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Authoritative DNS Hijack Attacks



As the leading enterprise DNS vendor in the world, we get asked about DNS security often.  If you have read some of our articles, you know we love a good technical solution to a problem, digging into protocol anomalies, reverse-engineering malware attack patterns, and the like. In this case, we were left with a bit of a head-scratching question…  How do we teach people to protect against a DNS attack that has no technical solution?

What we found after contacting various customers, government agencies, and friends in the cybersecurity community:


  • This is more widespread than most realize, and it's surprisingly easy to do
  • Some well-known bad people are actively using this attack
  • HTTPS and DNSSEC are not going to save you if your DNS records are hijacked


There are now quite a few excellent articles about this attack and our thanks to the folks at FireEye who published one of the first public write-ups available HERE.   Additionally, on January 22, the DHS issued Emergency Directive 19-01, “Mitigate DNS Infrastructure Tampering,” in response to FireEye’s report.


So, let’s get straight to the how do I make sure my network is safe part of this blog. 


Organizations should immediately:


Look at your public DNS records.  For most organizations this is simple, Because you probably expose fewer than 20 public records (websites, email server, VPN) and verifying that they point at the right hosts should only take a few minutes. 


Using NSLOOKUP (most OSes):

C:\>nslookup -type=any


<Example Response>

Server:  myserver.local


Non-authoritative answer:    internet address =    nameserver =    nameserver =    MX preference = 10, mail exchanger =    MX preference = 10, mail exchanger =


You may see more data than this but pay special attention to your MX records as these are your external mail servers, your nameserver records (DNS servers), and your internet address record (typically your web server).  These should all be addresses you recognize.


Note:  If you try this from your internal network, you typically will not see these records as they are not used internally, so it’s best to try from an external network or do the query directly on your external DNS server.


If you are running an Infoblox appliance,  .  Set up DNS Integrity Check as a way to run automated consistency checks. While you are there ensure your automatic alerting is set up.


Protecting yourself going forward:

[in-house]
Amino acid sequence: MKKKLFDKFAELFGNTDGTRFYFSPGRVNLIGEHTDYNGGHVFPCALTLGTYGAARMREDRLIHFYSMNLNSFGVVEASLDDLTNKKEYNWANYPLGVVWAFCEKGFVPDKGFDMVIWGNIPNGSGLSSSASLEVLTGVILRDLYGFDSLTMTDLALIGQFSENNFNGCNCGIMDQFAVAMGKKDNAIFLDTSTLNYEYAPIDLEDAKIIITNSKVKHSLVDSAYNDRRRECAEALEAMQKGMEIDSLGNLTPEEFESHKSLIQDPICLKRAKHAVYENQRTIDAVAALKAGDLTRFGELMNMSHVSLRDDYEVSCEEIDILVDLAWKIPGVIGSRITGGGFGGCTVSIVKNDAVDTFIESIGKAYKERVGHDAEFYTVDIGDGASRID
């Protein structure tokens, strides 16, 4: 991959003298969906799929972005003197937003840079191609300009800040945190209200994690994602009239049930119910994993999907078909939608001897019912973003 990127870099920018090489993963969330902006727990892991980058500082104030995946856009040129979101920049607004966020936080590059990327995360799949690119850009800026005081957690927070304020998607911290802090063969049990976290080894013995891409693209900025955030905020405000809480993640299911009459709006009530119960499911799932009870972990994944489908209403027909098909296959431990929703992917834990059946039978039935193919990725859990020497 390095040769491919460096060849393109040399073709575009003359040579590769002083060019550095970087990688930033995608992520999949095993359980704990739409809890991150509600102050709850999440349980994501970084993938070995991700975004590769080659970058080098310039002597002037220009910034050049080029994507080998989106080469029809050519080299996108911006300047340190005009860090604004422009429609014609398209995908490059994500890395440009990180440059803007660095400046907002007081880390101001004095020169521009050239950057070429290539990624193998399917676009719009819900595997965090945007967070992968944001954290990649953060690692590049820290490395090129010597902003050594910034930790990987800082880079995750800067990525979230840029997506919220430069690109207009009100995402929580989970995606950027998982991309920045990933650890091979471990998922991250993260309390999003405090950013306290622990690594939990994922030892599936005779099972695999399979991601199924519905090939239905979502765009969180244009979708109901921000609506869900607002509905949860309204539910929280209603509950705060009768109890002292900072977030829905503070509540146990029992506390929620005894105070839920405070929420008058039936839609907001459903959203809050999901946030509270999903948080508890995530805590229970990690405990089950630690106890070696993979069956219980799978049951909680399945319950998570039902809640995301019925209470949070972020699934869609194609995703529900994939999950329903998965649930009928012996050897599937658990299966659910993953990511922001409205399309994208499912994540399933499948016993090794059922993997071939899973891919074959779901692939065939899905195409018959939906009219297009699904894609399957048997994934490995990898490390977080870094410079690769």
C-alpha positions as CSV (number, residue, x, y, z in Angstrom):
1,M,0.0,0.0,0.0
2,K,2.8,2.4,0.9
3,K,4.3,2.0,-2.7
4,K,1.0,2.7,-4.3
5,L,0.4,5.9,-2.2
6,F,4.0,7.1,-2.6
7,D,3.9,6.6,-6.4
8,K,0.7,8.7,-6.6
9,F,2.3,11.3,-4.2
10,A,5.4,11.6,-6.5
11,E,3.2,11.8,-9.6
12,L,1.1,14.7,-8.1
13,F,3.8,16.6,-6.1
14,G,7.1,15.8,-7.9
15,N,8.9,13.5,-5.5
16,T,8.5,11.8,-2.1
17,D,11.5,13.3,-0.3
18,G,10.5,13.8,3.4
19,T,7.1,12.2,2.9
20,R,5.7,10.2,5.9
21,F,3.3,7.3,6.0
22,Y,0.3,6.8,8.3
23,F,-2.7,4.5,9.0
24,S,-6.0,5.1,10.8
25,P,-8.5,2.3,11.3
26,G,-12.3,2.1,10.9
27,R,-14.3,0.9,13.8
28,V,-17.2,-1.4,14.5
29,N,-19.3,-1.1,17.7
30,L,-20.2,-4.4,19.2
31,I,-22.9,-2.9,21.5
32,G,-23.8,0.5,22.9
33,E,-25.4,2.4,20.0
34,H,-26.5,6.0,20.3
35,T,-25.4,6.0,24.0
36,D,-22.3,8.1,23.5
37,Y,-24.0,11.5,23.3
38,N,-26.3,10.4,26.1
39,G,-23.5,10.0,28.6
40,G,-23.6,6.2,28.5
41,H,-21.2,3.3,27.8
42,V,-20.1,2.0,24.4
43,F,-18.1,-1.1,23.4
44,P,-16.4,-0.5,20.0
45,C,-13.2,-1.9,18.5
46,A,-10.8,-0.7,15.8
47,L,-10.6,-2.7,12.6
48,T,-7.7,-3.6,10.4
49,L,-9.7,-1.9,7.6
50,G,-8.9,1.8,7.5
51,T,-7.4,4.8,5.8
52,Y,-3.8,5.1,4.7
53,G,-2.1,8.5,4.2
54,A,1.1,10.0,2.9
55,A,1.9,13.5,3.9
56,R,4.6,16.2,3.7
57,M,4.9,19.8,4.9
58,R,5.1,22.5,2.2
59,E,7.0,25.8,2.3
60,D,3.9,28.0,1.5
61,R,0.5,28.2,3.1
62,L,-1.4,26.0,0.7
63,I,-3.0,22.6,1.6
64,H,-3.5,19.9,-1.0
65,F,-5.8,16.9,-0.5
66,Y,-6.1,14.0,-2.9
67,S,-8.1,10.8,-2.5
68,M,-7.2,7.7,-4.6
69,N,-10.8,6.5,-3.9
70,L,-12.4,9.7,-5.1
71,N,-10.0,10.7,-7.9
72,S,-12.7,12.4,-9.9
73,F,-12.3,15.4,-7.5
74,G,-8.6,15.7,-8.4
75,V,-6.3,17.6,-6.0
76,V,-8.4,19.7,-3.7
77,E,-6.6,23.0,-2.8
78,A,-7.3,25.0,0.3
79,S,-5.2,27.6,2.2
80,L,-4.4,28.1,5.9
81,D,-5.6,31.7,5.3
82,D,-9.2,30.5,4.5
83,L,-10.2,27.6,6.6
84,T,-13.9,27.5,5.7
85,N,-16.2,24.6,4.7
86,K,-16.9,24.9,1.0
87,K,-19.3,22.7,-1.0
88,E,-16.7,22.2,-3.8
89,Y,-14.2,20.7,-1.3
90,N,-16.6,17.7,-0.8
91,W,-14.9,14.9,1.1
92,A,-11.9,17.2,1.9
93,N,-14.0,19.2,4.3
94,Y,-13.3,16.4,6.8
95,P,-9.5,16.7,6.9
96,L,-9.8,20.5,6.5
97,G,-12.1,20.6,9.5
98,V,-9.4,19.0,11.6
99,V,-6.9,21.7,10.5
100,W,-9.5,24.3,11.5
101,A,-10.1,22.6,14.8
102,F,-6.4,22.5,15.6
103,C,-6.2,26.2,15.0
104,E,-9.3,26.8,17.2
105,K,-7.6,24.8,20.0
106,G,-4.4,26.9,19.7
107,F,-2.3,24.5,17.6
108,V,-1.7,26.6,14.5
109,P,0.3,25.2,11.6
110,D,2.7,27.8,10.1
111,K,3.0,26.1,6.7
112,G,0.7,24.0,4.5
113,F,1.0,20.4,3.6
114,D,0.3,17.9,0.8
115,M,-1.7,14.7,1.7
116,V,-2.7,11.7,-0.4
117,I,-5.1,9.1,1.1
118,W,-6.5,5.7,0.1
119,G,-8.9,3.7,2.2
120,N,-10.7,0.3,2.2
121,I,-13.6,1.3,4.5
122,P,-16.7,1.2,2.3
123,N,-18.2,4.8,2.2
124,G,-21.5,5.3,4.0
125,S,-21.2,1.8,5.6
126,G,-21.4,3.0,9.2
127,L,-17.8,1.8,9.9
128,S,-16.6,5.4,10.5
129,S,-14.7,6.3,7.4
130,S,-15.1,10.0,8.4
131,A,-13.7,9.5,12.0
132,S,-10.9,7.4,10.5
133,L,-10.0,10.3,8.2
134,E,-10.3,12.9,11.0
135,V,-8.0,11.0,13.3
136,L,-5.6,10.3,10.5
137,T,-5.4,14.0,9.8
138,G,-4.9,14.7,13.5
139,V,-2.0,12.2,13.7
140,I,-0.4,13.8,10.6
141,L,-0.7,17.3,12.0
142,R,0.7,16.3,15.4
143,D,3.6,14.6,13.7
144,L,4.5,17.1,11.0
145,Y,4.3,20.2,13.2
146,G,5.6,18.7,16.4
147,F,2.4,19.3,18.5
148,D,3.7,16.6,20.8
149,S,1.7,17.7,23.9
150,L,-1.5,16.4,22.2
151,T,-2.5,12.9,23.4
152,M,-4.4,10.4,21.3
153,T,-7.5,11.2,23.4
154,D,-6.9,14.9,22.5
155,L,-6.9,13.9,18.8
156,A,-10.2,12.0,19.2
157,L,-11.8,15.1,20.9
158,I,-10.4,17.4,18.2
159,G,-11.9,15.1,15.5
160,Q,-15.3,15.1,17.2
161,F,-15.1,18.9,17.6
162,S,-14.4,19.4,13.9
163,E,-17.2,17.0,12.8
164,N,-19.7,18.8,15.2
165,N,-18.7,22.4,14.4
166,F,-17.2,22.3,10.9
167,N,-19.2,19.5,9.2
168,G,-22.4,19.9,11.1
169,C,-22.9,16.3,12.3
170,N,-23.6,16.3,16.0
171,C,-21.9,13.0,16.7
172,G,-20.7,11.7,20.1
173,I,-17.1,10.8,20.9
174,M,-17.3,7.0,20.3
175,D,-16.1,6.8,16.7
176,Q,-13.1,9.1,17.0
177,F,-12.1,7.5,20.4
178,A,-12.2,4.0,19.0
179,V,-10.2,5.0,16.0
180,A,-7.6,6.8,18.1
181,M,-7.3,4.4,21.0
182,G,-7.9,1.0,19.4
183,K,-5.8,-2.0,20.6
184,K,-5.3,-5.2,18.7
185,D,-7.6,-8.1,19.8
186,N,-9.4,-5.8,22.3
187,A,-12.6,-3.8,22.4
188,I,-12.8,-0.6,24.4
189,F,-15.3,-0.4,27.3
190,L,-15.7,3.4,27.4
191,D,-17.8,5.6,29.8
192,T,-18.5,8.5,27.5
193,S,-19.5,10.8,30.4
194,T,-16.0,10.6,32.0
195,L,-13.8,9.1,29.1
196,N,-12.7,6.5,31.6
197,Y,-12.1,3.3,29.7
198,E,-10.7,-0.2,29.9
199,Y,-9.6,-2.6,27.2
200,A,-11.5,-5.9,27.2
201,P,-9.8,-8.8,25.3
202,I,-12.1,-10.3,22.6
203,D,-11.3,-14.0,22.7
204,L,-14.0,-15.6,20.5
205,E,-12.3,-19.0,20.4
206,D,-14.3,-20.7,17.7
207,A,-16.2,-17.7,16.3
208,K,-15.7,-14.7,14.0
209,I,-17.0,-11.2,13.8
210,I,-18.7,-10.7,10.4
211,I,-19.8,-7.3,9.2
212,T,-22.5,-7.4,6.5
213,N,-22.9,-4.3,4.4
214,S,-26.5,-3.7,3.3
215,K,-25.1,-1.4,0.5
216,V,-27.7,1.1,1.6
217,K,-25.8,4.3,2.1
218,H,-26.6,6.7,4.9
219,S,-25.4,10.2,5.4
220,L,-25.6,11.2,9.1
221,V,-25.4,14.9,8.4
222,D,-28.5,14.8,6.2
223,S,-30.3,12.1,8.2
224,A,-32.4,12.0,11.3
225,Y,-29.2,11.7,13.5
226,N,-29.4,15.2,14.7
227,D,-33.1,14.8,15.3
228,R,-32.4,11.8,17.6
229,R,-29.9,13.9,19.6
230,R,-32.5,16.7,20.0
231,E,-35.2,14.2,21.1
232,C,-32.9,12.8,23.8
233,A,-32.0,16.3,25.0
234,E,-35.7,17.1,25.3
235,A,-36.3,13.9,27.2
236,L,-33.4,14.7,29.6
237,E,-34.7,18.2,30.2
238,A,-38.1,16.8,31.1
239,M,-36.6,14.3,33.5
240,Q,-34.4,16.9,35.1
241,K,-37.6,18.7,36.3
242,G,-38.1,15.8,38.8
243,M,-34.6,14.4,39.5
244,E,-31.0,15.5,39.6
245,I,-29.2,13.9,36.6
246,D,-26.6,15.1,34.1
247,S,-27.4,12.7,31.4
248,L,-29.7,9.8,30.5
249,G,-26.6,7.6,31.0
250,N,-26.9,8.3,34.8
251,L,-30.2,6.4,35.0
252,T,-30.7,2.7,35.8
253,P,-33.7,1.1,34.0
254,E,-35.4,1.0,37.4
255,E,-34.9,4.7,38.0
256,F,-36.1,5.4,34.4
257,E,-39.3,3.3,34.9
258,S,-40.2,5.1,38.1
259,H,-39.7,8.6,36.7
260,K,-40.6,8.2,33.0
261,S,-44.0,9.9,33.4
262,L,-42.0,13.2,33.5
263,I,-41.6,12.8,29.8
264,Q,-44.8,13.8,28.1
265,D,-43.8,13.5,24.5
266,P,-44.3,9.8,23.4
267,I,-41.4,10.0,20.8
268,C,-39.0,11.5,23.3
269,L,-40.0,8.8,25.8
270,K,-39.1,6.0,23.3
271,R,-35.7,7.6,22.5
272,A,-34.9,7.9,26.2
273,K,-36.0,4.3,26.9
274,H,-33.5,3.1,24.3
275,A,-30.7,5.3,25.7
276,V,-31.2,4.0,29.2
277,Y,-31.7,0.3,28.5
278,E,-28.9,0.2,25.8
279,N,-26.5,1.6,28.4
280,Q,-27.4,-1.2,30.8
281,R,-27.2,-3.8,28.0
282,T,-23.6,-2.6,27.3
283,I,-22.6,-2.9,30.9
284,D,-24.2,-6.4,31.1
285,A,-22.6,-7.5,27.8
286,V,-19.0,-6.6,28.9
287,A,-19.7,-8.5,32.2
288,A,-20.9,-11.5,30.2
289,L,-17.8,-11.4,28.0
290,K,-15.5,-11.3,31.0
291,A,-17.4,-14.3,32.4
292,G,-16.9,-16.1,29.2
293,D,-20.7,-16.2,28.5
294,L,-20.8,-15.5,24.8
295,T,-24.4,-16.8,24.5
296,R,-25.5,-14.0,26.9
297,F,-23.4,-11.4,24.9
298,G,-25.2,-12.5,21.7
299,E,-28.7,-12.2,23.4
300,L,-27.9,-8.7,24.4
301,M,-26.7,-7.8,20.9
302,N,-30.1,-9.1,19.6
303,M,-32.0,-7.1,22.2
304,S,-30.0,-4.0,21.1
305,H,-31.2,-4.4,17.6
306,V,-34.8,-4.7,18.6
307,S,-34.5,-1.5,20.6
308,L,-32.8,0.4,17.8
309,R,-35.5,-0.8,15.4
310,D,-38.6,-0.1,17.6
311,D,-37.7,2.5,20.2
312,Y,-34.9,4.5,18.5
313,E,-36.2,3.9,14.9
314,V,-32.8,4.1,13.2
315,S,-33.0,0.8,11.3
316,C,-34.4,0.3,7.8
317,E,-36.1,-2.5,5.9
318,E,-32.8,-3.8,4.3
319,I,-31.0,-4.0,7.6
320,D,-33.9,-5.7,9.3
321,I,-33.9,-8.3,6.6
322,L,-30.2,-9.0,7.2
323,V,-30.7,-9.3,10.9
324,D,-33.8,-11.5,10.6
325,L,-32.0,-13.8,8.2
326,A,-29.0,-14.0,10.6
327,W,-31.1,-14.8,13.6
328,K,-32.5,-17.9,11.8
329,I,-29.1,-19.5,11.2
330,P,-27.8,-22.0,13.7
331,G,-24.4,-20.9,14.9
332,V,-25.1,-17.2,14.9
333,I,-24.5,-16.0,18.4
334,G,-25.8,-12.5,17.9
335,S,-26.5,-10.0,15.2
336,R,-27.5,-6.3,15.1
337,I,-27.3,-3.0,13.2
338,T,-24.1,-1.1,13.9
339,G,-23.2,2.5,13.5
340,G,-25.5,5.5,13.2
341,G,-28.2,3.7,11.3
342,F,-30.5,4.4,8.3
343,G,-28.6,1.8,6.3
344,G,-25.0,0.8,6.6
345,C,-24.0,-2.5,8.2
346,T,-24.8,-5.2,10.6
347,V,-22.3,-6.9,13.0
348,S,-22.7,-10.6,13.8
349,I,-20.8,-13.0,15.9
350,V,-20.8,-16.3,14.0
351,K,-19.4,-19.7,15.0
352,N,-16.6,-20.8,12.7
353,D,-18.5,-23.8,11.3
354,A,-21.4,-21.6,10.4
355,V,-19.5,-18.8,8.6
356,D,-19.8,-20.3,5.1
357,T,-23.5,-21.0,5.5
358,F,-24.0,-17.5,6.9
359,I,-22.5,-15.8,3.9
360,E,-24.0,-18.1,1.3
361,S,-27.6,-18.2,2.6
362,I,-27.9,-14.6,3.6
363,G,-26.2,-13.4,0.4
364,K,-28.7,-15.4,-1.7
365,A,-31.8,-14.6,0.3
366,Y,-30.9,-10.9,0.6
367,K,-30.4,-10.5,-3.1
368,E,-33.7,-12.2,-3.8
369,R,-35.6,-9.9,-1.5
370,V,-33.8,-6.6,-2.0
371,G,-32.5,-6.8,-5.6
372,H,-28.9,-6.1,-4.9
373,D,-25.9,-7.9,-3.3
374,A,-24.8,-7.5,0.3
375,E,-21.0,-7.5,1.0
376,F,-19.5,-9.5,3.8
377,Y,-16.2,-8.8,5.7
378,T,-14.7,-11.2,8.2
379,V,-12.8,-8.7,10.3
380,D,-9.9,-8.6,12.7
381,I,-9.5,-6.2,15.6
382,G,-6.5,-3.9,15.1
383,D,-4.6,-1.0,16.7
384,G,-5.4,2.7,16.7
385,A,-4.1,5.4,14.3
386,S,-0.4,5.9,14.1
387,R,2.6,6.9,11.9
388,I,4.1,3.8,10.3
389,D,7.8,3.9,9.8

If you are using a public DNS service (many run their websites and public DNS records this way), spend the time to verify the authentication methods used by your domain registrars.  As it turns out many of these companies have only basic security in place. Your managed DNS provider MUST provide additional layers of authentication before allowing changes (bad security is how we got into this mess).  You should treat this access as sensitively as any banking or financial data because the results of a breach would be just as disastrous.  Two factor authentication if available, is a good start.


If you run a different DNS server, you probably have a SIEM or compliance tool that monitors when sensitive files change somewhere in your organization.  Make sure to start watching the files on your DNS server that contain this information.  The files are called “Zone Files” and each public zone will have a file with the public records you checked.  They are found in a directory specified within the  /etc/named.conf file on the DNS server (e.g.: directory “/etc/bind/zones”; ).  These files are often named based on your domain and are easy to identify.  You won’t want to monitor all your DNS records as they change all the time, but for the public DNS records setting up an alert when changes are made will help when your boss asks: “Could this happen to us?”.


That’s is for the public Freak-out part of this article. 


If all is good pat yourself on the back, have that second cup of coffee and why not go ahead and snag the last donut in the break room.  But be aware even though you are good now, there are websites and mail servers being actively redirected at many other companies.


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